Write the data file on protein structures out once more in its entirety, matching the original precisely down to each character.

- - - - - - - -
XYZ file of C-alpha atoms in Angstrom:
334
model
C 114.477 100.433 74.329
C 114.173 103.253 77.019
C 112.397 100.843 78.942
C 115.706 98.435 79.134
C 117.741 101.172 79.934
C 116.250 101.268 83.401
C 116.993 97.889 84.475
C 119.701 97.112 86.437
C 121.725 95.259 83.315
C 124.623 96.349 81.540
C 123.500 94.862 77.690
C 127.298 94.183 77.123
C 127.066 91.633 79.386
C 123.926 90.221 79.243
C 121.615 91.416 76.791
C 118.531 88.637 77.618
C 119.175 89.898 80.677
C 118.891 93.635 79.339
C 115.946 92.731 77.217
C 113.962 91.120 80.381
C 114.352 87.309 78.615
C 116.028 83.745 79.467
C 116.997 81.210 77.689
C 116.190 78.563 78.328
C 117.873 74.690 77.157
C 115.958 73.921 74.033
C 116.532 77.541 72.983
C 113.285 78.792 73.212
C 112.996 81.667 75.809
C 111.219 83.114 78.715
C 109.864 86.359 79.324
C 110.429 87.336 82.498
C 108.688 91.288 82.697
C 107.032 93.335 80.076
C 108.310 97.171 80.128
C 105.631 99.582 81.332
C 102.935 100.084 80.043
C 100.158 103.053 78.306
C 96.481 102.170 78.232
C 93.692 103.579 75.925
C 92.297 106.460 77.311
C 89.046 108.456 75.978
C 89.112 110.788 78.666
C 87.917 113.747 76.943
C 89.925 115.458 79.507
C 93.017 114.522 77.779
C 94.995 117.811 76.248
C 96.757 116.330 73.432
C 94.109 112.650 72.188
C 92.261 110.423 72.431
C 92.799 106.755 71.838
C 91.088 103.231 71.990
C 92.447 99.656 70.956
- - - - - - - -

XYZ file of C-alpha atoms in Angstrom:
334
model
C 114.477 100.433 74.329
C 114.173 103.253 77.019
C 112.397 100.843 78.942
C 115.706 98.435 79.134
C 117.741 101.172 79.934
C 116.250 101.268 83.401
C 116.993 97.889 84.475
C 119.701 97.112 86.437
C 121.725 95.259 83.315
C 124.623 96.349 81.540
C 123.500 94.862 77.690
C 127.298 94.183 77.123
C 127.066 91.633 79.386
C 123.926 90.221 79.243
C 121.615 91.416 76.791
C 118.531 88.637 77.618
C 119.175 89.898 80.677
C 118.891 93.635 79.339
C 115.946 92.731 77.217
C 113.962 91.120 80.381
C 114.352 87.309 78.615
C 116.028 83.745 79.467
C 116.997 81.210 77.689
C 116.190 78.563 78.328
C 117.873 74.690 77.157
C 115.958 73.921 74.033
C 116.532 77.541 72.983
C 113.285 78.792 73.212
C 112.996 81.667 75.809
C 111.219 83.114 78.715
C 109.864 86.359 79.324
C 110.429 87.336 82.498
C 108.688 91.288 82.697
C 107.032 93.335 80.076
C 108.310 97.171 80.128
C 105.631 99.582 81.332
C 102.935 100.084 80.043
C 100.158 103.053 78.306
C 96.481 102.170 78.232
C 93.692 103.579 75.925
C 92.297 106.460 77.311
C 89.046 108.456 75.978
C 89.112 110.788 78.666
C 87.917 113.747 76.943
C 89.925 115.458 79.507
C 93.017 114.522 77.779
C 94.995 117.811 76.248
C 96.757 116.330 73.432
C 94.109 112.650 72.188
C 92.261 110.423 72.431
C 92.799 106.755 71.838
C 91.088 103.231 71.990
C 92.447 99.656 70.956